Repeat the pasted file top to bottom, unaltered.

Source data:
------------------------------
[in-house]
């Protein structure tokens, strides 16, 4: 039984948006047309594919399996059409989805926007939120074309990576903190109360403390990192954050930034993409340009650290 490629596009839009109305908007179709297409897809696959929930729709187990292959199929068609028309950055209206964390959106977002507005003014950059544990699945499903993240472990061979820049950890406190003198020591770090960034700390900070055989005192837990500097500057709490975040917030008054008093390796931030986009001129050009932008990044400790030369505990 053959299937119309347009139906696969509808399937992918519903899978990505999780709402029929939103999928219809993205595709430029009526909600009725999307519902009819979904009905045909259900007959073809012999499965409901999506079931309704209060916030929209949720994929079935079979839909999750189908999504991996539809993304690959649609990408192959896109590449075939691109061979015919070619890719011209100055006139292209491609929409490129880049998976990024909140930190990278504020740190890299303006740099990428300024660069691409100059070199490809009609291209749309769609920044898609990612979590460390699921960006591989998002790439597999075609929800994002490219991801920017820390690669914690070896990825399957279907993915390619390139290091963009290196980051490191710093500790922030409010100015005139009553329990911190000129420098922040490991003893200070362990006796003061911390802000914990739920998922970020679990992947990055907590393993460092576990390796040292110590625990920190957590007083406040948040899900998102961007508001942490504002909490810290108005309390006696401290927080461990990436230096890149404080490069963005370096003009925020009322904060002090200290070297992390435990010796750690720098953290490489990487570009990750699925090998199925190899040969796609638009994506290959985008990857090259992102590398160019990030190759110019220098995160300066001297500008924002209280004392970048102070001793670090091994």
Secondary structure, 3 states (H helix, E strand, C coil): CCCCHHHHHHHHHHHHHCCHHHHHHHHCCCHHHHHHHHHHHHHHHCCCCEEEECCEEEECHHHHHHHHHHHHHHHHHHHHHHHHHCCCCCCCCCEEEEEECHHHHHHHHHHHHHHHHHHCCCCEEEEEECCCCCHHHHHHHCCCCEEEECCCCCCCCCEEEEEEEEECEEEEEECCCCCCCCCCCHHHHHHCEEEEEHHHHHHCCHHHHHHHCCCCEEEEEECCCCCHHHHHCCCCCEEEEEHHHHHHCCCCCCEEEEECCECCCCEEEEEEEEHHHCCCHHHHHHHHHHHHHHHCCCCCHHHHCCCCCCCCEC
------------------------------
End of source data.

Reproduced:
[in-house]
């Protein structure tokens, strides 16, 4: 039984948006047309594919399996059409989805926007939120074309990576903190109360403390990192954050930034993409340009650290 490629596009839009109305908007179709297409897809696959929930729709187990292959199929068609028309950055209206964390959106977002507005003014950059544990699945499903993240472990061979820049950890406190003198020591770090960034700390900070055989005192837990500097500057709490975040917030008054008093390796931030986009001129050009932008990044400790030369505990 053959299937119309347009139906696969509808399937992918519903899978990505999780709402029929939103999928219809993205595709430029009526909600009725999307519902009819979904009905045909259900007959073809012999499965409901999506079931309704209060916030929209949720994929079935079979839909999750189908999504991996539809993304690959649609990408192959896109590449075939691109061979015919070619890719011209100055006139292209491609929409490129880049998976990024909140930190990278504020740190890299303006740099990428300024660069691409100059070199490809009609291209749309769609920044898609990612979590460390699921960006591989998002790439597999075609929800994002490219991801920017820390690669914690070896990825399957279907993915390619390139290091963009290196980051490191710093500790922030409010100015005139009553329990911190000129420098922040490991003893200070362990006796003061911390802000914990739920998922970020679990992947990055907590393993460092576990390796040292110590625990920190957590007083406040948040899900998102961007508001942490504002909490810290108005309390006696401290927080461990990436230096890149404080490069963005370096003009925020009322904060002090200290070297992390435990010796750690720098953290490489990487570009990750699925090998199925190899040969796609638009994506290959985008990857090259992102590398160019990030190759110019220098995160300066001297500008924002209280004392970048102070001793670090091994």
Secondary structure, 3 states (H helix, E strand, C coil): CCCCHHHHHHHHHHHHHCCHHHHHHHHCCCHHHHHHHHHHHHHHHCCCCEEEECCEEEECHHHHHHHHHHHHHHHHHHHHHHHHHCCCCCCCCCEEEEEECHHHHHHHHHHHHHHHHHHCCCCEEEEEECCCCCHHHHHHHCCCCEEEECCCCCCCCCEEEEEEEEECEEEEEECCCCCCCCCCCHHHHHHCEEEEEHHHHHHCCHHHHHHHCCCCEEEEEECCCCCHHHHHCCCCCEEEEEHHHHHHCCCCCCEEEEECCECCCCEEEEEEEEHHHCCCHHHHHHHHHHHHHHHCCCCCHHHHCCCCCCCCEC